This past weekend, I had a couple of friends over to watch the NBA’s All-Star Saturday show. I literally screamed (and scared my little son, I think) watching Demar Derozan’s dunk, which should go down as one of the best all-time dunks, and was literally lost in the Blake Griffin hoopla. The grace and force of that dunk — entirely one-handed! — was spectacular.
As we ate pizza, joked around, and watched the show, the camera panned over the commentators, which included Marv Albert and Reggie Miller. One of my friends remarked “Wow, look at Reggie Miller! What a great posture. He’s looking very presidential.”
Everyone nodded, and then we kept watching. The moment passed. But the comment stayed with me.
Reggie Miller’s posture was, in fact, perfect, and he was dressed very sharply in a suit. One can understand where my friend was coming from; maybe he was reacting to the similarities between Reggie Miller and Barack Obama. Miller is tall, like Obama, thin, like Obama… and African American, like Obama.
As predicted in Susan Fiske’s wonderful essay “Are We Born Racist?” that gave this book its name, the great rhetoric that America had become “post-racial” after the election of Obama has given way to the reality of continuing discrimination in this country. From UCSD’s Compton Cookout to comments by Dr. Laura, Mel Gibson and Michael Richards, to the arrest of Henry Louis Gates Jr. in his home, there is and continues to be plenty of reason to lose hope.
But here, in my friend’s comment, I found one reason to hold on to hope. At least in this one little instance, one person had spontaneously called an African American man presidential! Not exactly earth-shaking, I know, but it is a great reminder of why it is so critical to have diversity in positions of leadership. It’s not just about appearances — it changes attitudes.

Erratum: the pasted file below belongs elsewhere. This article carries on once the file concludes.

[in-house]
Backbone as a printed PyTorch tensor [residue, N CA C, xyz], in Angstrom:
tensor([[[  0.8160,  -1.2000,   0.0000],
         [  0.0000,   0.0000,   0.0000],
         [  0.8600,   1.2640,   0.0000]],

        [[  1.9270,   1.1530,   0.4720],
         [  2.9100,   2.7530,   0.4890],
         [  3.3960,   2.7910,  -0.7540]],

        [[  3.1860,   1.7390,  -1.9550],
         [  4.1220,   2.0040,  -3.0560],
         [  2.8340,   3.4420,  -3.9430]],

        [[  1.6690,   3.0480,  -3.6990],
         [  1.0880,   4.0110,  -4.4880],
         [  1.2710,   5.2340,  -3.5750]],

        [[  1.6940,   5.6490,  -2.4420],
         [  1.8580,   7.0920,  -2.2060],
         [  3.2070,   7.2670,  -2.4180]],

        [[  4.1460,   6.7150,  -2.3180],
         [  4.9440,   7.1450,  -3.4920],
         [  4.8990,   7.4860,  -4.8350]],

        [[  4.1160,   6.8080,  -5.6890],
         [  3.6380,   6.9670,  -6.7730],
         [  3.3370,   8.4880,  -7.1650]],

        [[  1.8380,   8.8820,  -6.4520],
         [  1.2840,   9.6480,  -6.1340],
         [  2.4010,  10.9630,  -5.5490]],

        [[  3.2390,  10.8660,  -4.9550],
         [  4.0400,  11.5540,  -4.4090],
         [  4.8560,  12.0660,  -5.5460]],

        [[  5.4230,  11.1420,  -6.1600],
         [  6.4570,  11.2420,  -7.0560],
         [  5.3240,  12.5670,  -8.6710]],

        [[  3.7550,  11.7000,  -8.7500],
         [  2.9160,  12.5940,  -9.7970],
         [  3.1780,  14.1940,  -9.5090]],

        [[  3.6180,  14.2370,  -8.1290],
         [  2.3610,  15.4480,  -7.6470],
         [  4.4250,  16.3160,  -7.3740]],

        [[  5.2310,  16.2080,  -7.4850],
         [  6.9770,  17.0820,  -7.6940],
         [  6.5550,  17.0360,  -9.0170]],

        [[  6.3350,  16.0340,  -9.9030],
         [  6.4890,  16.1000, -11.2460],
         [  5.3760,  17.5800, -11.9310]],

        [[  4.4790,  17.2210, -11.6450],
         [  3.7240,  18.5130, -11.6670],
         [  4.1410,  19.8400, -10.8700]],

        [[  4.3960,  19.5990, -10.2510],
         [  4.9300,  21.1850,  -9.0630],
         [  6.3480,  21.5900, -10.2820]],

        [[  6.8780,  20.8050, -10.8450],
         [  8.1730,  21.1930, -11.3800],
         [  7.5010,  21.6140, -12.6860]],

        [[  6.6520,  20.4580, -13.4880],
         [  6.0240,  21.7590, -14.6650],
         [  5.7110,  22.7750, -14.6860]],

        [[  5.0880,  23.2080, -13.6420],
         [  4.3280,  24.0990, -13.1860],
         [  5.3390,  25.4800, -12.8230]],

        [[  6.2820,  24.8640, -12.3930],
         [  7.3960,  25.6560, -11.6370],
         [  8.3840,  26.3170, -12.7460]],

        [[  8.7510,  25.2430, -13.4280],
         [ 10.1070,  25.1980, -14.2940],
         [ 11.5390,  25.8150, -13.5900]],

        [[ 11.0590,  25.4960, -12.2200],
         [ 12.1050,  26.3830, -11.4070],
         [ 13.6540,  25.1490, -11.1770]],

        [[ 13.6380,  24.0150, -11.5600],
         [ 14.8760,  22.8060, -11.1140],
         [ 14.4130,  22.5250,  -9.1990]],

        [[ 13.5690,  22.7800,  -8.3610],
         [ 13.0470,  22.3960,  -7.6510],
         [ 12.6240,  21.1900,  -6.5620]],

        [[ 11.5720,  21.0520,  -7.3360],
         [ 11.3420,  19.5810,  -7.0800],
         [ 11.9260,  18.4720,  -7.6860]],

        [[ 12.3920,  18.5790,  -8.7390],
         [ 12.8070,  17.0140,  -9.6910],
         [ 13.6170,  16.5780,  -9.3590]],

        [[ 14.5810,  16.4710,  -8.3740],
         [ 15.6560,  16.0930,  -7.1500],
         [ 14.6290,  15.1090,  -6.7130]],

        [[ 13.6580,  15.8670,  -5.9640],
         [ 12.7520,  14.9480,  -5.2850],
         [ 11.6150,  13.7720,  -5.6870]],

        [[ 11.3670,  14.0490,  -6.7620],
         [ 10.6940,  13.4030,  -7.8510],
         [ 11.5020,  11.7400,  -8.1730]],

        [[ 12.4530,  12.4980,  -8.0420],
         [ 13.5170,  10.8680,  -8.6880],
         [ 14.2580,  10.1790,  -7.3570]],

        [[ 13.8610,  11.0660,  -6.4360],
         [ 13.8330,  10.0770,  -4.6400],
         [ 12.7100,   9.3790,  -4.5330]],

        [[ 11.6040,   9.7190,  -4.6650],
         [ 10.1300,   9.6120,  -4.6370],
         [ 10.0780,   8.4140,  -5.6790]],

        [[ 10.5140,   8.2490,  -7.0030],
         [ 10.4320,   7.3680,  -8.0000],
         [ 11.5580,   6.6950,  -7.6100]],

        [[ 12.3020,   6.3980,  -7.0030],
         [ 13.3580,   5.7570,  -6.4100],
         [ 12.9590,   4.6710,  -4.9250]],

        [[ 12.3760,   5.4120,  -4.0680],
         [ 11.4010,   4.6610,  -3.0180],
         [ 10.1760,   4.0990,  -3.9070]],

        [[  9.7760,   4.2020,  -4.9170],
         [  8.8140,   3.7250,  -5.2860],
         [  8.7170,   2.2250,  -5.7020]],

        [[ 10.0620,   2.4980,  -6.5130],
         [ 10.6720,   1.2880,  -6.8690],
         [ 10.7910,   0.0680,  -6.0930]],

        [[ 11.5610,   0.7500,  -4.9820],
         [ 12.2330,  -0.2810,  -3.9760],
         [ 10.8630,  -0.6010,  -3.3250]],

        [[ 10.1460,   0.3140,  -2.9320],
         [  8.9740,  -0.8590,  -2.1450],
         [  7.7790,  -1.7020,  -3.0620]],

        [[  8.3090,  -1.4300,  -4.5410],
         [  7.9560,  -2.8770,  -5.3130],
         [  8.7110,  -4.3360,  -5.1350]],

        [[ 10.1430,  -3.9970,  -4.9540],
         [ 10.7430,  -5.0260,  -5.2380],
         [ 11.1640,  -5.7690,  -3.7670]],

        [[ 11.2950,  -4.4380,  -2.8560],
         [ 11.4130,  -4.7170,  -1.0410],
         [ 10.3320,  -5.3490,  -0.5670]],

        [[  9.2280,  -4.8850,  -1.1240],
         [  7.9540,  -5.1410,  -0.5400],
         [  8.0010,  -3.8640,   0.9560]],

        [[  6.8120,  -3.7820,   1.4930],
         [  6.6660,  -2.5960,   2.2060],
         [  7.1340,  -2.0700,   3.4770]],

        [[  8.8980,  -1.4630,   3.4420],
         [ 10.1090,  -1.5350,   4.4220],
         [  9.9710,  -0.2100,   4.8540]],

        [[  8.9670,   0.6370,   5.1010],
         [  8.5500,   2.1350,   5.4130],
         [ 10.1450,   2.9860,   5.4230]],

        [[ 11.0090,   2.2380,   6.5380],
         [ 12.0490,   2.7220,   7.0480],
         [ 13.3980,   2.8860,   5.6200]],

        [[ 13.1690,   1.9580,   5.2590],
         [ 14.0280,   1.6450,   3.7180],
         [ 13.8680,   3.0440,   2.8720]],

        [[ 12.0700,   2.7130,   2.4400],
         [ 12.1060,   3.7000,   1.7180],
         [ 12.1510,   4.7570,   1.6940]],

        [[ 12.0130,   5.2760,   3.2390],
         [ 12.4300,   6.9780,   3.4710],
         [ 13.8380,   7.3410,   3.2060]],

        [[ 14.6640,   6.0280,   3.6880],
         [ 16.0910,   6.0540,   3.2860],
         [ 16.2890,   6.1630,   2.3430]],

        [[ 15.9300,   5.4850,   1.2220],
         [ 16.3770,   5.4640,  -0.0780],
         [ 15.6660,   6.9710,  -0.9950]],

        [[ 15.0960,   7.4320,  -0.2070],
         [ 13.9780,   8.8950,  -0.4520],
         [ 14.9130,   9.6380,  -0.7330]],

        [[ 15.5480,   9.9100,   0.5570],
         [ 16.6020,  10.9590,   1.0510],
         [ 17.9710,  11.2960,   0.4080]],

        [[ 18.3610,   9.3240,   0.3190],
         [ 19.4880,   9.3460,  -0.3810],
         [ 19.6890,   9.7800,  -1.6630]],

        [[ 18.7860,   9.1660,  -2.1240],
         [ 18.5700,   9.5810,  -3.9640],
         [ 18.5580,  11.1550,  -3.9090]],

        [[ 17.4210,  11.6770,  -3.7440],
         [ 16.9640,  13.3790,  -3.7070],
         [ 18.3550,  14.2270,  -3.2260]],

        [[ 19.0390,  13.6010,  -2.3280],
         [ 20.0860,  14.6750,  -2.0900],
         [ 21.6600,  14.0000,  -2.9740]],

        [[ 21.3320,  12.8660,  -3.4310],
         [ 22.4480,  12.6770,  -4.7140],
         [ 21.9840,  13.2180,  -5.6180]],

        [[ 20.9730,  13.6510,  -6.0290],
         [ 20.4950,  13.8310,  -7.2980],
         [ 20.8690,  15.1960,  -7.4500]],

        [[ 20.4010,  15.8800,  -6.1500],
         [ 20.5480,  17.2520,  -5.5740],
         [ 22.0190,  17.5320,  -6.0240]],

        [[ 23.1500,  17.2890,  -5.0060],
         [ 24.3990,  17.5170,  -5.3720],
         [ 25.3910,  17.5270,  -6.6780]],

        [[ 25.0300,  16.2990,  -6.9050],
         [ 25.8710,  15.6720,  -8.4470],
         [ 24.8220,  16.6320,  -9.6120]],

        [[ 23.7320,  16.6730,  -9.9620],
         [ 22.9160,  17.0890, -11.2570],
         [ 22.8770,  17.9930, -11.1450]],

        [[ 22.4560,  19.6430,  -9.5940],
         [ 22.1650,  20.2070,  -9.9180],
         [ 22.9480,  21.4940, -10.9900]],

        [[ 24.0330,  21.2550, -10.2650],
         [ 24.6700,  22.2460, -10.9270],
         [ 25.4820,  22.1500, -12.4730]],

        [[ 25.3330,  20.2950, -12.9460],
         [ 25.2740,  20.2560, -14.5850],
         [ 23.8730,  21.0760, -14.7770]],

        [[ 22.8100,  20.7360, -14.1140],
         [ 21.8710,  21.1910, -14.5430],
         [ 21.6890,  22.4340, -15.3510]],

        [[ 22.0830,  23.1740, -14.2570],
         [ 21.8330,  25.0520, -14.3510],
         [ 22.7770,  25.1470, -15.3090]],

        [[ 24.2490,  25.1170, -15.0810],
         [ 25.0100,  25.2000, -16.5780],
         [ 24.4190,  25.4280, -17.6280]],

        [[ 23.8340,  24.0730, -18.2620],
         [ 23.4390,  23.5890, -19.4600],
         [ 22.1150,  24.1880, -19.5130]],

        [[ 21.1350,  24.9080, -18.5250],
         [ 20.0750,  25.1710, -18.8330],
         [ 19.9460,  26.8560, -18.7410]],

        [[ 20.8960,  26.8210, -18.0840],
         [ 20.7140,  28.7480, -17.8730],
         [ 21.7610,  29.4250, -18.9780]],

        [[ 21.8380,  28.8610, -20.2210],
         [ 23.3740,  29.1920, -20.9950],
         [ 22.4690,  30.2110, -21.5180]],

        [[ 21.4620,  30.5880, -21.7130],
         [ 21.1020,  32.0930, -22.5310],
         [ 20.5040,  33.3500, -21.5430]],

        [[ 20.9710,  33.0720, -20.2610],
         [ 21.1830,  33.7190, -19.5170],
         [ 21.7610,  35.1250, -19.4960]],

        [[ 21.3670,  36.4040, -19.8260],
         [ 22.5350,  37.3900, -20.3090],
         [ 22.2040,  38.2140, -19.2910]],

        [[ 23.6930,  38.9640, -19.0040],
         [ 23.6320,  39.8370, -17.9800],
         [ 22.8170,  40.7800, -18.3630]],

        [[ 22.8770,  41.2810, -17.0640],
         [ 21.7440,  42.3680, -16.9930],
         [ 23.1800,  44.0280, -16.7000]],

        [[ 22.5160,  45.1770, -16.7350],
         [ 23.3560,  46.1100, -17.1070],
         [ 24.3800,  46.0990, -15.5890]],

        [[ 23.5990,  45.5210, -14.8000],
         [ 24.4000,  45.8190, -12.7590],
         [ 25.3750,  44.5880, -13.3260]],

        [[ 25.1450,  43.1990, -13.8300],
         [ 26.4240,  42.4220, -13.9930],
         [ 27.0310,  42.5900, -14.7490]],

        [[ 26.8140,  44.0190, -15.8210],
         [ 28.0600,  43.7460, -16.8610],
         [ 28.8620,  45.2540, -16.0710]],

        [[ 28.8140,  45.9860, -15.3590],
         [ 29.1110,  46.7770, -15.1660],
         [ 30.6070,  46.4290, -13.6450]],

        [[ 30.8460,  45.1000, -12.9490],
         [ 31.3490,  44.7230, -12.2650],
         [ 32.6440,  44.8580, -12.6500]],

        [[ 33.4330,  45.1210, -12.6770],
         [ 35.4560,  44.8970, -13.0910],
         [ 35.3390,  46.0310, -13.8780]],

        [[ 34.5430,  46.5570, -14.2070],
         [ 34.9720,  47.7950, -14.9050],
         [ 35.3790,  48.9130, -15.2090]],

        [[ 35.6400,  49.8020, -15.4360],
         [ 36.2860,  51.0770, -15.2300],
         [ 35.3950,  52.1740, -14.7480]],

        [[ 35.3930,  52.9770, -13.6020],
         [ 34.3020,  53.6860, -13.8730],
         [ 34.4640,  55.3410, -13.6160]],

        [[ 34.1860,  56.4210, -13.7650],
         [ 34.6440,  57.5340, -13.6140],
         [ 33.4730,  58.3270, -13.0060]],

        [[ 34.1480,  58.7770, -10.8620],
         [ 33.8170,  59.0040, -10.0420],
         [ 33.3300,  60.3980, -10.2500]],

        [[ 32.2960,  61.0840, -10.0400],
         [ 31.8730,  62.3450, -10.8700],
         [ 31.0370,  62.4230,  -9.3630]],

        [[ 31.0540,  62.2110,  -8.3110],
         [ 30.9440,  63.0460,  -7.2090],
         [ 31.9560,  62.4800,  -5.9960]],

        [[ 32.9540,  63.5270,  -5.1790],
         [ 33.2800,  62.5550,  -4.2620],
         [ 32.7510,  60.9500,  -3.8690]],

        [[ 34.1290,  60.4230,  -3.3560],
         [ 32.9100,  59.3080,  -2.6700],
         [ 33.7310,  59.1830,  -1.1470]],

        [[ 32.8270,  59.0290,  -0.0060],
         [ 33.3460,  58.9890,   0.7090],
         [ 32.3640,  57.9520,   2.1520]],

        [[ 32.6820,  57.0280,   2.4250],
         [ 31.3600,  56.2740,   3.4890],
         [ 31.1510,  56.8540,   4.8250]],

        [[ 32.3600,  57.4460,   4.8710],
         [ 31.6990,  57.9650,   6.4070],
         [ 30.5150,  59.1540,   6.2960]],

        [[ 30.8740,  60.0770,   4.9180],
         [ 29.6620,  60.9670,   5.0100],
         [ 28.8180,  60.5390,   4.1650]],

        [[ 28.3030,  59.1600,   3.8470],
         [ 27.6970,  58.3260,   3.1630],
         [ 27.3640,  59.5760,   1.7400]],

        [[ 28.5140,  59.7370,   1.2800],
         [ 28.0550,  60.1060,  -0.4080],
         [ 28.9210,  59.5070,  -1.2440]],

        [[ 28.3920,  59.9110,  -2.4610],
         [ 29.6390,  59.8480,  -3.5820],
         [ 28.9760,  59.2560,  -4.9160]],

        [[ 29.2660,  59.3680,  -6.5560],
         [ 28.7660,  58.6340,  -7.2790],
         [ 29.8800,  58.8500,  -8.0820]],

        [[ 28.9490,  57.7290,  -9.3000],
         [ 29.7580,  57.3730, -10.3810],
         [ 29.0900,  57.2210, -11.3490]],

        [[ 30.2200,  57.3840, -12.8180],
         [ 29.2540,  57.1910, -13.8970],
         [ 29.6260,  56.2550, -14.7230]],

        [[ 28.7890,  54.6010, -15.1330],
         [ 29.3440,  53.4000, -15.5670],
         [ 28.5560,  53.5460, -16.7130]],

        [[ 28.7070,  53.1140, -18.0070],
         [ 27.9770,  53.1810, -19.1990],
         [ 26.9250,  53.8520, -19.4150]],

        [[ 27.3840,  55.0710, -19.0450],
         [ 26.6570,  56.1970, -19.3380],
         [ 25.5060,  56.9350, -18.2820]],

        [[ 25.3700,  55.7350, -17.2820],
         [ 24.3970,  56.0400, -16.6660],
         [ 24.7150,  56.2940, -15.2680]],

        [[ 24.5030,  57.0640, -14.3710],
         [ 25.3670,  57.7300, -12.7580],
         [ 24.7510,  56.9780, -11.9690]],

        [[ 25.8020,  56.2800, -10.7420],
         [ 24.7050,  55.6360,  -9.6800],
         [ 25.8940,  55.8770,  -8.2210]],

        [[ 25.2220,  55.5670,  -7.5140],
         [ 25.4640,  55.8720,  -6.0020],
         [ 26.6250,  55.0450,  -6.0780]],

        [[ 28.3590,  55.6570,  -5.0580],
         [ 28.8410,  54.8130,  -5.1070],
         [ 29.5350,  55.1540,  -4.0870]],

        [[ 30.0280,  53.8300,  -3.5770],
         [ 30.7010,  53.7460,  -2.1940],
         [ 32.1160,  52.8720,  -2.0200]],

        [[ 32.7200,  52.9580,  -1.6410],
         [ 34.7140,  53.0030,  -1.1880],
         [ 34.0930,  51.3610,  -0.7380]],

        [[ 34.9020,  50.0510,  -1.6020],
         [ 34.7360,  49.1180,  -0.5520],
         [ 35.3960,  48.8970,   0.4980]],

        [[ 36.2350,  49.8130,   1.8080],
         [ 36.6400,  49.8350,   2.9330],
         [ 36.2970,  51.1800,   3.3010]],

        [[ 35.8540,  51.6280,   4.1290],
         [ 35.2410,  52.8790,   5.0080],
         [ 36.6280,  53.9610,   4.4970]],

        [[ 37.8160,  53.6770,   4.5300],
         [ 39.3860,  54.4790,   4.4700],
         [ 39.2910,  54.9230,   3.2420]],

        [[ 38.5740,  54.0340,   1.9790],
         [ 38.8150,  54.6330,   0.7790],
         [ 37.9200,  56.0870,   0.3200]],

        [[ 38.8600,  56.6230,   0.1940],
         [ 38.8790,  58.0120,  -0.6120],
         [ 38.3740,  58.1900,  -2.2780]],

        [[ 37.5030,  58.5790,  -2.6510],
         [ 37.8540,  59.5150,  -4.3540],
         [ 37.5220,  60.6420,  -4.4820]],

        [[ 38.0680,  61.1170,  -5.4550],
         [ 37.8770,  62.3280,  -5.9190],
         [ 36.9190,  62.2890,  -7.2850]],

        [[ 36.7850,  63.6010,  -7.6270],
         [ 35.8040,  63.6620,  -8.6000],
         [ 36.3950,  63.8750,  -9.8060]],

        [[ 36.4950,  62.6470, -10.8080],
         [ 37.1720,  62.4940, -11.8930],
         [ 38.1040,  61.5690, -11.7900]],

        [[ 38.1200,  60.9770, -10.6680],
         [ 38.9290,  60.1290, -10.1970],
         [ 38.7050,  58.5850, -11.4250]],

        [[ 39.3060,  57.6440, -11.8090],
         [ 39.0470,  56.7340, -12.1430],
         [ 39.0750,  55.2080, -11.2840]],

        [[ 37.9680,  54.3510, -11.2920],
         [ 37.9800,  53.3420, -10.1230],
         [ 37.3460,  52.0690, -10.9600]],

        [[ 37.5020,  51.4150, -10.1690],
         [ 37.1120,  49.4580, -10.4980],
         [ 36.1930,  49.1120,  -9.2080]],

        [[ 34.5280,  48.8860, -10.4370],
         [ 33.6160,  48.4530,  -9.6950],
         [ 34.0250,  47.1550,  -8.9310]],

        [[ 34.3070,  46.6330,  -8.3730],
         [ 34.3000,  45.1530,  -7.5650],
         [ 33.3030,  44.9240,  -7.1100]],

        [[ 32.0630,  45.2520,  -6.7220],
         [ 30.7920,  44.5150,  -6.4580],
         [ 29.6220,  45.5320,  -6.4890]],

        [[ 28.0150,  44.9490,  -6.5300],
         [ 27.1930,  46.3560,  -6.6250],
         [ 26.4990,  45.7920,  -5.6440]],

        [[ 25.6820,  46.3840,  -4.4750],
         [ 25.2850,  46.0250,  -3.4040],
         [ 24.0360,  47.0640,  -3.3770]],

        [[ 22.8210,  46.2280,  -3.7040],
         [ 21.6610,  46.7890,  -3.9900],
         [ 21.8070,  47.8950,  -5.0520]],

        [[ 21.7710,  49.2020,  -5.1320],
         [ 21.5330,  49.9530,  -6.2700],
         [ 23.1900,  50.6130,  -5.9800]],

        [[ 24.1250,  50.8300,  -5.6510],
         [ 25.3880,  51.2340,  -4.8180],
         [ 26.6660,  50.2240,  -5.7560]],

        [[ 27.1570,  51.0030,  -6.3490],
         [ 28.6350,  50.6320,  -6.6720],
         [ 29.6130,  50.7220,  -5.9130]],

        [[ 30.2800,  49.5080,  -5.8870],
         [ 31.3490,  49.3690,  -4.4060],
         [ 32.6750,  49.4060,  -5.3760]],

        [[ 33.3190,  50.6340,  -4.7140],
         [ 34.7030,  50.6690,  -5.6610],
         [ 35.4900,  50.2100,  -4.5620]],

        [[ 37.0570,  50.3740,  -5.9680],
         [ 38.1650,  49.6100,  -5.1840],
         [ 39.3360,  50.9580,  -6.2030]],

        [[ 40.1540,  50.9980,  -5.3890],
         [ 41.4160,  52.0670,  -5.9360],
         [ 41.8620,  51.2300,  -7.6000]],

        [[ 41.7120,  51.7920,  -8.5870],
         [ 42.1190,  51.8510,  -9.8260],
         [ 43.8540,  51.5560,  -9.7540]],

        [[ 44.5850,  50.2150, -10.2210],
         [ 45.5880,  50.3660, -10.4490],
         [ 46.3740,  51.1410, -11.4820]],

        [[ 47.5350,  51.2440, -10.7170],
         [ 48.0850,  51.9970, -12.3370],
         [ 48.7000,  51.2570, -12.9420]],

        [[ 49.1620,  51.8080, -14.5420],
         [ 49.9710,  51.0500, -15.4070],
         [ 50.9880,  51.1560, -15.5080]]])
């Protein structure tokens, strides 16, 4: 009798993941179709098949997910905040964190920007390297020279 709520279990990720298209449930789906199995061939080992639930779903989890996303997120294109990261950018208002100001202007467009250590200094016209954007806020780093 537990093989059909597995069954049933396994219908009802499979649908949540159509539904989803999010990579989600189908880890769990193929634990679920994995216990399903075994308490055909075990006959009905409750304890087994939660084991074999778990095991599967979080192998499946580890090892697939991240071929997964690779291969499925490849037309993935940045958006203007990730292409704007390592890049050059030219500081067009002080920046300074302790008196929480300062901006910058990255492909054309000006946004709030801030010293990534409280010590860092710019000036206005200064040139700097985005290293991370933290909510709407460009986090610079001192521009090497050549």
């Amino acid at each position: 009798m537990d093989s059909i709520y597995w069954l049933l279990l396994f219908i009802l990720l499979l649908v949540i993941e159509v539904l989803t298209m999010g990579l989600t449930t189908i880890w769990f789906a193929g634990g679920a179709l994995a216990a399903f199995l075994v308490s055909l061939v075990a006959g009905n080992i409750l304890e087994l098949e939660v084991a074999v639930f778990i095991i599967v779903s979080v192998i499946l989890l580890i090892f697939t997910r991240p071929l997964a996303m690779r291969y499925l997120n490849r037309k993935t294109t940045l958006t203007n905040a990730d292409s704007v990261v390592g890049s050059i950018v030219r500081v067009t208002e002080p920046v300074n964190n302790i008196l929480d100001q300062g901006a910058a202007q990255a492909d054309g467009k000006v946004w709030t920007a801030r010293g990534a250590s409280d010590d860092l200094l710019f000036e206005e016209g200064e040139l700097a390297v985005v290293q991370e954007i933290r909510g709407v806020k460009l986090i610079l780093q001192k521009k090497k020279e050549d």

A study published in 2004 by Nilanjana Dasgupta and Shaki Asgari in the Journal of Experimental Social Psychology illustrates this point. The researchers tracked female students at two colleges — one a co-educational college, and the other an all-women’s college. The researchers measured the participant’s gender attitudes at the beginning of their first year in college, and found, as expected, that the participants overall had a a hard time associating “woman” with the concept of “leader,” and conversely, a much easier time associating “men” with this same concept. Interestingly, this bias was true both for the women who had chosen the women’s college and the co-ed college.
The researchers measured the automatic attitudes of the women in the fall semester of their second year. One year later, the female students in the co-ed college had even MORE trouble associating the concept of woman with the concept of leader — but that bias had totally disappeared for the women in the women’s college — they were as quick to associate the concept of “leader” with women as with men. Furthermore, the researchers found that the amount of exposure that people had had to female faculty accounted for the attitudinal shifts. This means that being exposed to actual people in positions of leadership can — and does — change people’s automatic attitudes about who can and cannot be in those positions in the first place.
Which brings us back to Barack Obama. As an African American man in a very visible position of leadership, Obama, however slowly, is widening the pool of people that people can say, “wow, that person looks presidential!” about. It doesn’t mean we are post racial, but it does give us a glimmer of hope, even if progress is so much more modest than many of us would like it to be.
Now, if only we could get people to more easily associate “woman” with “president” as well, as I have written about in this blog post… Cheryl Miller for President, anyone?
Cross-posted from Psychology Today.